When you intend to pass your shares of the business to more than one child, the question arises: Will this situation create active and passive shareholders? If yes, it might be a good idea to split the business ownership into voting shares for active shareholders and non-voting shares for passive shareholders. Thinking ahead, it will be beneficial to consider and address potential areas of conflict or tension among future multiple shareholders. Major conflicts typically happen on the issues of dividends and excessive spending by particular shareholders, and employment and compensation of family members within the business. To help address these conflicts, consider implementing:
- Guidelines for dividends, with flexibility to balance the capital needs of the business against the income to the family
- Guidelines for determining fair compensation of shareholders employed by the business
- Employment policies for family members specifying the level of education and experience required, ways they can enter the business, and how the business would determine their advancement, separation and compensation
- Communication protocols about sharing of information between business leadership and shareholders.
As the number of shareholders grows, some businesses institute external oversight mechanisms to help address these potential areas of conflict. One way to do this is to have an independent advisory board provide advice and recommendations to the business leadership. Another way is to retain independent directors for the board.
Out of an abundance of caution, you may want to contemplate worst-case scenarios in the lives of family shareholders, especially scenarios such as divorce that can potentially disrupt and threaten the survival of the business. Lawsuits and settlements can rapidly dissipate the value of the business. Some families have policies in place to require premarital agreements or other planning to protect the business in the event of a shareholder’s divorce. Also, families often implement buy-sell agreements to address how business interests can transition on the death of a shareholder with defined methodologies for valuation and repurchase of interests.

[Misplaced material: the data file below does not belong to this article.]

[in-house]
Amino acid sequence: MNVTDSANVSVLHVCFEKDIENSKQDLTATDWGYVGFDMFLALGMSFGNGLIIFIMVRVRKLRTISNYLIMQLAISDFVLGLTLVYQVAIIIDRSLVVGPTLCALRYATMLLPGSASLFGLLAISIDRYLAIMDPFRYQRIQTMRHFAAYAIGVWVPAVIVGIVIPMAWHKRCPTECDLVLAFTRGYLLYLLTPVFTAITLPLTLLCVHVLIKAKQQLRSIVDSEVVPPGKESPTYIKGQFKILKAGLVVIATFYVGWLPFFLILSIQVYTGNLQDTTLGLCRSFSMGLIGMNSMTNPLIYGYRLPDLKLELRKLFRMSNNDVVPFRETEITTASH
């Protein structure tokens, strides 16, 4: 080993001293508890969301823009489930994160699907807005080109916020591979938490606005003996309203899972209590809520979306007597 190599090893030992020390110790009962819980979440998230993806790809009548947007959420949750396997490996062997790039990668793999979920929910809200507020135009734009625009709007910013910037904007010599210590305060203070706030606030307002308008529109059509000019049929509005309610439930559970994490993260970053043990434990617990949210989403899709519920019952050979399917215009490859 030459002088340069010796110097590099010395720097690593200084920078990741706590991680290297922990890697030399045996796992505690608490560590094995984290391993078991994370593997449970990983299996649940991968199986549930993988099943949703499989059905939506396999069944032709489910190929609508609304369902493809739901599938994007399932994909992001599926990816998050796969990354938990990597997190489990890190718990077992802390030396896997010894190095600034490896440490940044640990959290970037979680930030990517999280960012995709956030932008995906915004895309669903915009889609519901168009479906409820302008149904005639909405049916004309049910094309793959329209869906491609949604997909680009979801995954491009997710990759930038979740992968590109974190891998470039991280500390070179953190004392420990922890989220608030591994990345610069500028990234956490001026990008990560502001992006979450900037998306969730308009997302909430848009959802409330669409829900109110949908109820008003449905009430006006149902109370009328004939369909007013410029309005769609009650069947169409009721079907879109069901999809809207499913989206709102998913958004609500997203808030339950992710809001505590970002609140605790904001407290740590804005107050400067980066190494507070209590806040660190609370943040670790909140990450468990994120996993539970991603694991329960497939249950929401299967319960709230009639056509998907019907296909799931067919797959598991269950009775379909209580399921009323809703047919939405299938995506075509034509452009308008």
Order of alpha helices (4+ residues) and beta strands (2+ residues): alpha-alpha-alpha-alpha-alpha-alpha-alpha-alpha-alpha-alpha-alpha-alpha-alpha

Also, a potential disruptive factor to consider is whether the value of the business is going to be subject to inheritance or estate taxes. If so, the family will need a plan to meet this tax liability without disrupting the business. There may be wealth planning strategies that you can adopt to make transition of the business more tax-efficient, so adequate planning is critical.
Working with External Advisors
It’s also a good idea to invest time in introducing the next generation to internal and external advisors, trustees and financial providers. There is value for the family in having a reliable team of advisors who know the family members and can provide continuity for future generations. The next generation can start to build relationships with the family’s advisors to ensure good working relationships into the future.
The process of transitioning ownership and leadership of your family business to the next generation involves many facets and requires careful forethought. Ultimately, the rewards of a successful transition, of course, make the effort worthwhile.